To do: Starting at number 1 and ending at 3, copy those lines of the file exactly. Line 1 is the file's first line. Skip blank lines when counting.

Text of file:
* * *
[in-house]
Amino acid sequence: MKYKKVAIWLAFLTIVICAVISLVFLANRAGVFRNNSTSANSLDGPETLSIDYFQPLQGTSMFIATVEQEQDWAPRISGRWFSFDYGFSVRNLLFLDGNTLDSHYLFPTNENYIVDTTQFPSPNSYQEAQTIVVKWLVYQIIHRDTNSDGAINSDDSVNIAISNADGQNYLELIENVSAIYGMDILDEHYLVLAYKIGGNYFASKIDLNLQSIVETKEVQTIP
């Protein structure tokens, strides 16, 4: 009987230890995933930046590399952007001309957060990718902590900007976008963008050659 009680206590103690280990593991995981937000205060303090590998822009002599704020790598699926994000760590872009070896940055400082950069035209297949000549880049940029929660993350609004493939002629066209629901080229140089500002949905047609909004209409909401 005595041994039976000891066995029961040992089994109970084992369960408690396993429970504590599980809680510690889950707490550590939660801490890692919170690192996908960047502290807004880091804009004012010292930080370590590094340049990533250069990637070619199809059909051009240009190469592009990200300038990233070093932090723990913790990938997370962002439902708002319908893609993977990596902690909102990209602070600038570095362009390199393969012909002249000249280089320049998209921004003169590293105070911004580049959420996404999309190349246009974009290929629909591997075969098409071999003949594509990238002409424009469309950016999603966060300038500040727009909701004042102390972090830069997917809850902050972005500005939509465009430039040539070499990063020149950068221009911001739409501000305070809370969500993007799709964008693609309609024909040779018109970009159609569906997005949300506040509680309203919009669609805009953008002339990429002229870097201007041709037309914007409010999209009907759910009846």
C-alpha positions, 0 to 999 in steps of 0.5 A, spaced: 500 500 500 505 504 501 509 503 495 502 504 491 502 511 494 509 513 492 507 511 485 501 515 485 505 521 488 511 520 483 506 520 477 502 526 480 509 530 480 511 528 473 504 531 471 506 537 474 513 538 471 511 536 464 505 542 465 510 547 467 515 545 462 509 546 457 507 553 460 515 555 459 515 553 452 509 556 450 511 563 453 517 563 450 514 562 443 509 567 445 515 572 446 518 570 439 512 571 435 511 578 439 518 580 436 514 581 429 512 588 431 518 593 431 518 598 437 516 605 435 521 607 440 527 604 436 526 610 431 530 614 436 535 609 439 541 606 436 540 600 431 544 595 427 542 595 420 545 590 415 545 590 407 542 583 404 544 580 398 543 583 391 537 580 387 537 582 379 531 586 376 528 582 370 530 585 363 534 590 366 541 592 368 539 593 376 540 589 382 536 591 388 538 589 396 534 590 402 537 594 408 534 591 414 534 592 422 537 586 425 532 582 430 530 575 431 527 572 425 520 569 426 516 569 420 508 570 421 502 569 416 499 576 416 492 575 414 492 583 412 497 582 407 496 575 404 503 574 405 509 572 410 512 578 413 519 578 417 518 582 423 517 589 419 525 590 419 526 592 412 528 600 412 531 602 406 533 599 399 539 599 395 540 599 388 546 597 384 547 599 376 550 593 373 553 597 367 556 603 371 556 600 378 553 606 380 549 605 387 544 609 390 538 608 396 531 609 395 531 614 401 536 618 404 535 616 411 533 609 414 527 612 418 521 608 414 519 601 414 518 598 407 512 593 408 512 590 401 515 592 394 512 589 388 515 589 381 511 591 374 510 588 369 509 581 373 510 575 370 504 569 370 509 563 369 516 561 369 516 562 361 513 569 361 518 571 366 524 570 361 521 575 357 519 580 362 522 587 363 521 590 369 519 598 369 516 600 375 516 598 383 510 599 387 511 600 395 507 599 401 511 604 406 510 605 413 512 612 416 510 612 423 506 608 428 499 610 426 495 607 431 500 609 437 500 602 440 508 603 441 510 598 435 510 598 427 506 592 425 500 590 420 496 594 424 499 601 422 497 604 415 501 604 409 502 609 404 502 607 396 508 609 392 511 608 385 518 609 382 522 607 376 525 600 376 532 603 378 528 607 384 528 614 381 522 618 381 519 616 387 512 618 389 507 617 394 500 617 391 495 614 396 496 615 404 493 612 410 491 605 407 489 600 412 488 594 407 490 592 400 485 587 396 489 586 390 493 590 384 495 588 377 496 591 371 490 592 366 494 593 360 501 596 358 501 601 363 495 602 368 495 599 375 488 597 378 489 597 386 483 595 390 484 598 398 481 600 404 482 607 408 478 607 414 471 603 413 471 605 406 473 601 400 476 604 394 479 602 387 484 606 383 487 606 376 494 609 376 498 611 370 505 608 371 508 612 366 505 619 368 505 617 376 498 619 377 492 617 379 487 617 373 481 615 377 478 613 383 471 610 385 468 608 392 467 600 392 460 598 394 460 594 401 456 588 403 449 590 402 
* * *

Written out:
[in-house]
Amino acid sequence: MKYKKVAIWLAFLTIVICAVISLVFLANRAGVFRNNSTSANSLDGPETLSIDYFQPLQGTSMFIATVEQEQDWAPRISGRWFSFDYGFSVRNLLFLDGNTLDSHYLFPTNENYIVDTTQFPSPNSYQEAQTIVVKWLVYQIIHRDTNSDGAINSDDSVNIAISNADGQNYLELIENVSAIYGMDILDEHYLVLAYKIGGNYFASKIDLNLQSIVETKEVQTIP
């Protein structure tokens, strides 16, 4: 009987230890995933930046590399952007001309957060990718902590900007976008963008050659 009680206590103690280990593991995981937000205060303090590998822009002599704020790598699926994000760590872009070896940055400082950069035209297949000549880049940029929660993350609004493939002629066209629901080229140089500002949905047609909004209409909401 005595041994039976000891066995029961040992089994109970084992369960408690396993429970504590599980809680510690889950707490550590939660801490890692919170690192996908960047502290807004880091804009004012010292930080370590590094340049990533250069990637070619199809059909051009240009190469592009990200300038990233070093932090723990913790990938997370962002439902708002319908893609993977990596902690909102990209602070600038570095362009390199393969012909002249000249280089320049998209921004003169590293105070911004580049959420996404999309190349246009974009290929629909591997075969098409071999003949594509990238002409424009469309950016999603966060300038500040727009909701004042102390972090830069997917809850902050972005500005939509465009430039040539070499990063020149950068221009911001739409501000305070809370969500993007799709964008693609309609024909040779018109970009159609569906997005949300506040509680309203919009669609805009953008002339990429002229870097201007041709037309914007409010999209009907759910009846």